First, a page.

Jack St. Ivany sprinted toward the net, maneuvering around Vermont defenders and flinging a shot, but the puck was knocked away by Vermont goaltender Gabe Carriere. Sam Sternschein followed up on the shot, but his rebound was brushed aside. On the third and final try, Patrick Giles crushed a slap shot at Carriere, tying the game after four consecutive Vermont goals and allowing Boston College men’s hockey fans to briefly exhale.
“He’s a clutch player,” BC head coach Jerry York said of Giles in his postgame press conference. “He’s never gonna score 30 goals, but he just gives his heart and soul to our BC team. [He is a] very valuable member.”
The No. 9 Eagles (3–3–1, 1–1–0 Hockey East) faced off against the Catamounts (1–4, 1–0–0) on Friday night, the first of a two-game series in Vermont. Although BC got off to an early 3–0 lead, the Catamounts scored four straight to bring the game to 4–3. After Giles’ tying goal, the game was forced into sudden death. An overtime penalty on the Eagles resulted in a power-play goal by Philip Lagunov, who secured Vermont a 5–4 win.
“It was a pretty tough ending for us here,” York said. “Disappointed in the outcome. Consistency is something we’ve been trying to get. It’s still early in the season, and we’ve got a good club … but we’ve just got to be more consistent over the 60 minutes, or sometimes the 65 minutes like tonight.”
The game started strong for both teams, as they battled for puck possession. An early penalty call on Giles put the pressure on BC goaltender Eric Dop, who was forced to come up with big saves.
After killing the power play, a breakaway by Mike Posma looked like it might be enough to give BC its first goal of the game, but his shot went wide and hit the post.
With five minutes left in the first period, the Eagles finally converted on one of their scoring chances. As he drew a Vermont defender toward him, Brandon Kruse sent a cross-net pass to St. Ivany, who was left wide open and slotted the puck into the back of the net, opening the scoring for the Eagles.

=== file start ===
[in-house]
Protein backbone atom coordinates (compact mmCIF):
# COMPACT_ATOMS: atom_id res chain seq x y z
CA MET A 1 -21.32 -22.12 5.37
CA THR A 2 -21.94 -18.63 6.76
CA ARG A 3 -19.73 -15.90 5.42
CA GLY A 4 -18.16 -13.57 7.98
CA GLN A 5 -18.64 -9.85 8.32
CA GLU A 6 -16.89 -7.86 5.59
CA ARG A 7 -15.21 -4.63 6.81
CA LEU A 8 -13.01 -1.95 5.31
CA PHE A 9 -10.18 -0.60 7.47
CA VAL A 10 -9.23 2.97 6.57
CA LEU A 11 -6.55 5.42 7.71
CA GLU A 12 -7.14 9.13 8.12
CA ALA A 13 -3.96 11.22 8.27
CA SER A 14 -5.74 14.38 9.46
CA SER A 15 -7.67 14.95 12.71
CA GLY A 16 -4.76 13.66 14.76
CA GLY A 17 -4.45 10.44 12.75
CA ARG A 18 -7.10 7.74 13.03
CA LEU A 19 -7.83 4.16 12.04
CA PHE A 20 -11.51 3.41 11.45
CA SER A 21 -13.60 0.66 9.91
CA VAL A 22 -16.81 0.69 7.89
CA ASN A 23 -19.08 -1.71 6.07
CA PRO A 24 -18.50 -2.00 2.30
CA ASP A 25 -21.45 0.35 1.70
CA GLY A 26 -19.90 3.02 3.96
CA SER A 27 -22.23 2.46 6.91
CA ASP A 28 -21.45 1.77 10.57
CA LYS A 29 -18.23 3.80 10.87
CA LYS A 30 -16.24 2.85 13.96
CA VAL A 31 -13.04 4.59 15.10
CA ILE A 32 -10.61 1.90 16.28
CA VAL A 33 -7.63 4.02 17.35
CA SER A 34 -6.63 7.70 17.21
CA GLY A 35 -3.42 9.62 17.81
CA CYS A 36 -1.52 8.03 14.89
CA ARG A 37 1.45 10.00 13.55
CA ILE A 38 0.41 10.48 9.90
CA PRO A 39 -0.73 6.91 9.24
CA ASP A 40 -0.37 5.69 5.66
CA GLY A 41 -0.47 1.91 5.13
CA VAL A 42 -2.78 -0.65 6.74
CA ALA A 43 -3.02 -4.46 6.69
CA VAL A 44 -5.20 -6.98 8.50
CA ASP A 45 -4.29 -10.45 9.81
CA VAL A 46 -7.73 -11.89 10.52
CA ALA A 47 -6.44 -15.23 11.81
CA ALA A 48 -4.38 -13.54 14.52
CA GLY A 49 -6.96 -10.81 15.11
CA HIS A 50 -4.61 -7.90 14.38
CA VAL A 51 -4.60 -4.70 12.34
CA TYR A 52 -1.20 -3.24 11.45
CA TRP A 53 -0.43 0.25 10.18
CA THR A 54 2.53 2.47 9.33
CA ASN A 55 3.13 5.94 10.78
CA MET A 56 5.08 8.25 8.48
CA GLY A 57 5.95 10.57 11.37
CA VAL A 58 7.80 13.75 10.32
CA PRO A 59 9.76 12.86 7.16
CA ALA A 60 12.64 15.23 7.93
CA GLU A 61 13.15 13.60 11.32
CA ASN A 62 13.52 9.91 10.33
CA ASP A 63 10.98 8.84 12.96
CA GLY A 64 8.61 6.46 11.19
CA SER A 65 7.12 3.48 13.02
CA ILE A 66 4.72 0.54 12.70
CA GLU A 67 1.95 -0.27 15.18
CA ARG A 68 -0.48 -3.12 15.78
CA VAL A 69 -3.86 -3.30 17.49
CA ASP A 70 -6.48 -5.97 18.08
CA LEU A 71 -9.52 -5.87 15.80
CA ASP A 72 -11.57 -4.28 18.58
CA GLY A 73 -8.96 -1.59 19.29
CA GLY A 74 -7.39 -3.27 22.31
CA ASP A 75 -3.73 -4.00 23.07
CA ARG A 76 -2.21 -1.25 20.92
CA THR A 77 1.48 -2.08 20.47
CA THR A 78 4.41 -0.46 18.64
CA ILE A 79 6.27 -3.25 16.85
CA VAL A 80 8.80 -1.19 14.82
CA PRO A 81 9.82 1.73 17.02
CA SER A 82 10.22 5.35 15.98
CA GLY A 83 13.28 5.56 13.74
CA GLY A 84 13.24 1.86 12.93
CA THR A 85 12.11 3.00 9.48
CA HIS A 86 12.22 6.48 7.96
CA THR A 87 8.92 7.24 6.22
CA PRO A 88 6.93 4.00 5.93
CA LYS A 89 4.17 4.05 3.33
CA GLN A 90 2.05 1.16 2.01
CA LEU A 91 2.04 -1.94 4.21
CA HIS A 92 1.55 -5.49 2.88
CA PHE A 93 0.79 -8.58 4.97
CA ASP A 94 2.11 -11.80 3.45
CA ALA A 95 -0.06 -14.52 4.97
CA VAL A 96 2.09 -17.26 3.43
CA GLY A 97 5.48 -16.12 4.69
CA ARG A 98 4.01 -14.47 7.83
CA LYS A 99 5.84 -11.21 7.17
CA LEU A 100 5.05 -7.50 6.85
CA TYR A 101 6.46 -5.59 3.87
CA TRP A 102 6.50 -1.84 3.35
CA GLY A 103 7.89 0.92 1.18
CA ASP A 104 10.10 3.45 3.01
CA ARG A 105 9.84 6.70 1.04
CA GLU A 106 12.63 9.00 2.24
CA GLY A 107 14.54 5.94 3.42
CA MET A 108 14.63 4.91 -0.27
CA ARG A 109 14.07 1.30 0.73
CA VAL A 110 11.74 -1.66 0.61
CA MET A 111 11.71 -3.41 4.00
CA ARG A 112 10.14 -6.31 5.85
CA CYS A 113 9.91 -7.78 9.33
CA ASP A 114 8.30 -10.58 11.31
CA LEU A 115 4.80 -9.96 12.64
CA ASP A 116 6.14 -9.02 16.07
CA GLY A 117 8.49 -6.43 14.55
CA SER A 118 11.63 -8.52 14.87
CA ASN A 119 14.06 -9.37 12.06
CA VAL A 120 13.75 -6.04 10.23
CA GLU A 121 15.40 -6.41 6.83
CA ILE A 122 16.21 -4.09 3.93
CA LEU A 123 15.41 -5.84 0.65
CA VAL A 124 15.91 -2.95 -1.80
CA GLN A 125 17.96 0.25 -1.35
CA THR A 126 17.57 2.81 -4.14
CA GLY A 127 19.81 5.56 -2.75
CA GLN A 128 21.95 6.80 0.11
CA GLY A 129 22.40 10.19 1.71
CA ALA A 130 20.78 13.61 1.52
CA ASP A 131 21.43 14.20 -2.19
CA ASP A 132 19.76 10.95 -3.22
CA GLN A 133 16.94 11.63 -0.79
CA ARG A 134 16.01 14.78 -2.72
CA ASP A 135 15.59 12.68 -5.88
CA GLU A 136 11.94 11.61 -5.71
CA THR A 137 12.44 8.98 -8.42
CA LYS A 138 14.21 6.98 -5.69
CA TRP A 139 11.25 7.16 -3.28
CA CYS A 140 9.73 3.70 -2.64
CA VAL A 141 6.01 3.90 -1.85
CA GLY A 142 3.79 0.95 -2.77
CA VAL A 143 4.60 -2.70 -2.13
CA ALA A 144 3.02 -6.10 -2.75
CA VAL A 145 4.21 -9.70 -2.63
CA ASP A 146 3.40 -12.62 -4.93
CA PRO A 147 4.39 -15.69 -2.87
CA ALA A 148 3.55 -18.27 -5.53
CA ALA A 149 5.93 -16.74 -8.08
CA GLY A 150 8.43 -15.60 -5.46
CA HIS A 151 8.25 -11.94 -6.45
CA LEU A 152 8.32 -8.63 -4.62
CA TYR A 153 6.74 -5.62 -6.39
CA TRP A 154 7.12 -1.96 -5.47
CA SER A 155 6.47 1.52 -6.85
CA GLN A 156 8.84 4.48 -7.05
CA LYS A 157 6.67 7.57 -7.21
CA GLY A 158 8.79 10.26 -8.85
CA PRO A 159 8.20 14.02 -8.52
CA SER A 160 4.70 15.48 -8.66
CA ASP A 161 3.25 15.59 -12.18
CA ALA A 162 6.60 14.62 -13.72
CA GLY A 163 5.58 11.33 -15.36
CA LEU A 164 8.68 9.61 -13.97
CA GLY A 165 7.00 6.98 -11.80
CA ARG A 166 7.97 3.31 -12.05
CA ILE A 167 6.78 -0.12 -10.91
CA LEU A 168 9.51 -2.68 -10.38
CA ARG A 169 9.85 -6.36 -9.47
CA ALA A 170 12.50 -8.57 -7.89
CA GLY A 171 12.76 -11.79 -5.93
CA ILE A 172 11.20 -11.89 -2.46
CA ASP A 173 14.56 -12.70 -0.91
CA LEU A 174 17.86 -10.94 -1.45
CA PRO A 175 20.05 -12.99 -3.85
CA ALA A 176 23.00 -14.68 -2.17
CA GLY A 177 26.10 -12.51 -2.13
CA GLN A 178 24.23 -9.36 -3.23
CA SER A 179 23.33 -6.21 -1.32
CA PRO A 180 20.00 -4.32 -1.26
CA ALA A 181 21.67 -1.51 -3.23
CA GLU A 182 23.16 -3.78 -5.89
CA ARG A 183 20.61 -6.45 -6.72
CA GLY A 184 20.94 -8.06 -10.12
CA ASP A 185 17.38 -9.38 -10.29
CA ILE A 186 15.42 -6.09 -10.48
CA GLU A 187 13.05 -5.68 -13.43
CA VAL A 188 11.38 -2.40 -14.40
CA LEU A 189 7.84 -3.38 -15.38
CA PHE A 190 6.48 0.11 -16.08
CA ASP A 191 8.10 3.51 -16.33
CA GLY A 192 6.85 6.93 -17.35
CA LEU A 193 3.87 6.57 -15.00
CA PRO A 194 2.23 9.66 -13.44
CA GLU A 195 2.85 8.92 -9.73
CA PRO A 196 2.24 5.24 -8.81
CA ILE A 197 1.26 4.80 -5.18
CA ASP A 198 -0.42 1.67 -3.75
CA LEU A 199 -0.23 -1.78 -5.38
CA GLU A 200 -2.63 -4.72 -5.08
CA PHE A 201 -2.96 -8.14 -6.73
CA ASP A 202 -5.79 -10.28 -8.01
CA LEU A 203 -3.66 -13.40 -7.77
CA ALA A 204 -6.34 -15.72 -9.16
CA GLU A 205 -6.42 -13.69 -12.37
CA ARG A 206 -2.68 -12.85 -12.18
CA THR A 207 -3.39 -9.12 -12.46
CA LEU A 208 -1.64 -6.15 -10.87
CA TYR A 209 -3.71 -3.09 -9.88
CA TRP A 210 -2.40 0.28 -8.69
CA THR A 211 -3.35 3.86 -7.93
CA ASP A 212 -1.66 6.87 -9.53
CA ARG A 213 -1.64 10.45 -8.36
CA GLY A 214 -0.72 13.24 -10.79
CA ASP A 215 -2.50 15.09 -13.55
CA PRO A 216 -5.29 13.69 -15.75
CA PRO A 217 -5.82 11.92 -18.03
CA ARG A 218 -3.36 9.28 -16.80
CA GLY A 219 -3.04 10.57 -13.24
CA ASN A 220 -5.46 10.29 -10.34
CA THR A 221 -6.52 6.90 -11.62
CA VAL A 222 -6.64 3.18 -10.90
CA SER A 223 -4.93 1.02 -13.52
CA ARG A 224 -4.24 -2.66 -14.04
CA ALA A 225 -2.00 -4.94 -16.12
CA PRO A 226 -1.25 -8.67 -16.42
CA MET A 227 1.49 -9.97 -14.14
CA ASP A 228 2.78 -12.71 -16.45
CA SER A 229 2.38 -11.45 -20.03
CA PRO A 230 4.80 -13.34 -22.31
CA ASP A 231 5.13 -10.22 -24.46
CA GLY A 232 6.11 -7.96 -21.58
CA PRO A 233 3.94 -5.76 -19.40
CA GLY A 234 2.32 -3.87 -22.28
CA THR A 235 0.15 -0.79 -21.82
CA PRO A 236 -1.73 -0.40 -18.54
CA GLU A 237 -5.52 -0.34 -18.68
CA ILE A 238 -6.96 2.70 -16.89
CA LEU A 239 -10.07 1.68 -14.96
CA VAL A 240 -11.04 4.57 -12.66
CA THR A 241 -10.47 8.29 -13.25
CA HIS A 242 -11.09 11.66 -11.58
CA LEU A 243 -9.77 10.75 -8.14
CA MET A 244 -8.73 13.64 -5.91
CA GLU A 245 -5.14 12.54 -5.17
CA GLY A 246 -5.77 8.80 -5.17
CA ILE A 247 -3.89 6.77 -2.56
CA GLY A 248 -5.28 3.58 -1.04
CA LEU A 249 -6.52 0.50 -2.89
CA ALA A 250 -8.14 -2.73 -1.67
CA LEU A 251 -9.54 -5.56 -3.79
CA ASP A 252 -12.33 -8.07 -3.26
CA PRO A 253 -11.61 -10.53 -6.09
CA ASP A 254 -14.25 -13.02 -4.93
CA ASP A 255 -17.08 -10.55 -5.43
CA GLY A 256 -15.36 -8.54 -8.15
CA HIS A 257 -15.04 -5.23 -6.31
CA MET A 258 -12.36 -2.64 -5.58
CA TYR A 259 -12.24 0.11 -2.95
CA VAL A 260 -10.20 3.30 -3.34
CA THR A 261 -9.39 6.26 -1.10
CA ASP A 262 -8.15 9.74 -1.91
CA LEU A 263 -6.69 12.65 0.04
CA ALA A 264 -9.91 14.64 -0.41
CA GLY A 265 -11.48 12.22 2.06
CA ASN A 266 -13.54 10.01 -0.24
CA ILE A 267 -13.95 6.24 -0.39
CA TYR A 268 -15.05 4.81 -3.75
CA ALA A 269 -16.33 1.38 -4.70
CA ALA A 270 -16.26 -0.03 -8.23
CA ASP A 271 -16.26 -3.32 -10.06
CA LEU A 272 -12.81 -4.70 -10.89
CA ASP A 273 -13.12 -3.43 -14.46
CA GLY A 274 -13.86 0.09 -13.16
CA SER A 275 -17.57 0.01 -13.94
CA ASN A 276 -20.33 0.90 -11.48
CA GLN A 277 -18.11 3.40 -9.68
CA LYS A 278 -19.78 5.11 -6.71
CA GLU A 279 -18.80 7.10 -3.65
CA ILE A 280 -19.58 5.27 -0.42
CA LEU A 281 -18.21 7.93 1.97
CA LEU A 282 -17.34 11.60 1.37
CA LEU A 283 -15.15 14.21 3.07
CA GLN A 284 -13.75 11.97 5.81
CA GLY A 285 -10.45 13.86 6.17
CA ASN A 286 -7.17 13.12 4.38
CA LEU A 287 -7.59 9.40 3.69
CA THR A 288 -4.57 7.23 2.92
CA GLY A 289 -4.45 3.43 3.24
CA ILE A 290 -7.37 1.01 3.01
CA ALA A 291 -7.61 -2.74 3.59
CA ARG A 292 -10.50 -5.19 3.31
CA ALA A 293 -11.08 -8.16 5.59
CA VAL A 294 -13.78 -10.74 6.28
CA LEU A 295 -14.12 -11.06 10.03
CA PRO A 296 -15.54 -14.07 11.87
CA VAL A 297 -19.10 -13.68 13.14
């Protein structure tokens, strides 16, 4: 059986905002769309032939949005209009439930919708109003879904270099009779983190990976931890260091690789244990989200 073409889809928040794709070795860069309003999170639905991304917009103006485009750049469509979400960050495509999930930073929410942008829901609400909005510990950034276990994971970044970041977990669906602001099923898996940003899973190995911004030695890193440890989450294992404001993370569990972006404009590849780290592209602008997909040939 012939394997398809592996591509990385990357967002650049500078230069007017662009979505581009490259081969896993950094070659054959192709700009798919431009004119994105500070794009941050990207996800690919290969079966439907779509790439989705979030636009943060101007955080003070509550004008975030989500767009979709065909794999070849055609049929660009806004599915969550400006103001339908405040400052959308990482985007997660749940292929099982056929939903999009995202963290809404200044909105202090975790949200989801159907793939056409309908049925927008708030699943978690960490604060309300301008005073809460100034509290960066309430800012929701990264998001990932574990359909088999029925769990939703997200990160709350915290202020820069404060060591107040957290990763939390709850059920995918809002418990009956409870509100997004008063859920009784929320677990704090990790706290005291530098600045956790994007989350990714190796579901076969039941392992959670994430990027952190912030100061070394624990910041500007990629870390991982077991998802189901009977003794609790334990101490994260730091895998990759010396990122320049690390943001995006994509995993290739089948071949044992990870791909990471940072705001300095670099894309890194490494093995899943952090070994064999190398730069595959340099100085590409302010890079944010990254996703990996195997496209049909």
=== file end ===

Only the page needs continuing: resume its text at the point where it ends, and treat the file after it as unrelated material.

Not even three minutes later, the Eagles struck again. Defenseman Eamon Powell fired a slap shot at Carriere, who deflected it off his pads into the stick of Giles. Giles quickly fired the rebound into the back of the net, giving his team a two-goal lead.
The scoring carried over into the second period for the Eagles. Just 44 seconds into the period, Jack McBain went stampeding toward a broken-down Vermont defense, where he fired a shot past Carriere to earn his 12th point of the season, leading his team in points in his 100th game as an Eagle.
“In the third period, we all thoroughly outplayed them, so we’ve got to get more [of an] instinct to win the game,” said York. “I thought we played really well in spots, but [we were] not consistent enough to really cement the win here.”
One minute later, the Catamounts found a response. Simon Jellus skated down the left side and fired a wrist shot to the right side of the Eagles’ net, a shot too quick for Dop to get his glove on it, giving Vermont a 1–0 lead.
The scoring didn’t stop there for the Catamounts, as a shot deflected in by Lagunov cut the deficit to one and gave Vermont all the momentum.
Halfway through the second period, BC earned its first power play of the game. Despite many goal-scoring opportunities led by St. Ivany and McBain, the Eagles were unable to convert on their shots.
The Catamounts took advantage of the Eagles’ scoring drought, as Vermont’s Dallas Comeau came skating down the right side of the ice, sending a backhanded shot past Dop. Dop could do little to prevent the puck from going in the net, and Comeau’s goal was enough to bring his team out of a 3–0 hole and even the score at three apiece.
Ninety seconds into the third period, Vermont gained its first lead of the game. Isak Walther fired a slap shot at the Eagles’ net, and the Catamounts jumped into the boards in celebration.
Early in overtime, Giles slotted a shot into the net that was eventually called back for goaltender interference, and Vermont won it on a power-play goal from Lagunov.
“We apparently won the game … and it gets called back and … we have to accept that call,” York said. “The celebration that you’ve won the game in OT, and all of a sudden, you know, everything turns around on you.”
Featured Image by Ikram Ali / Heights Editor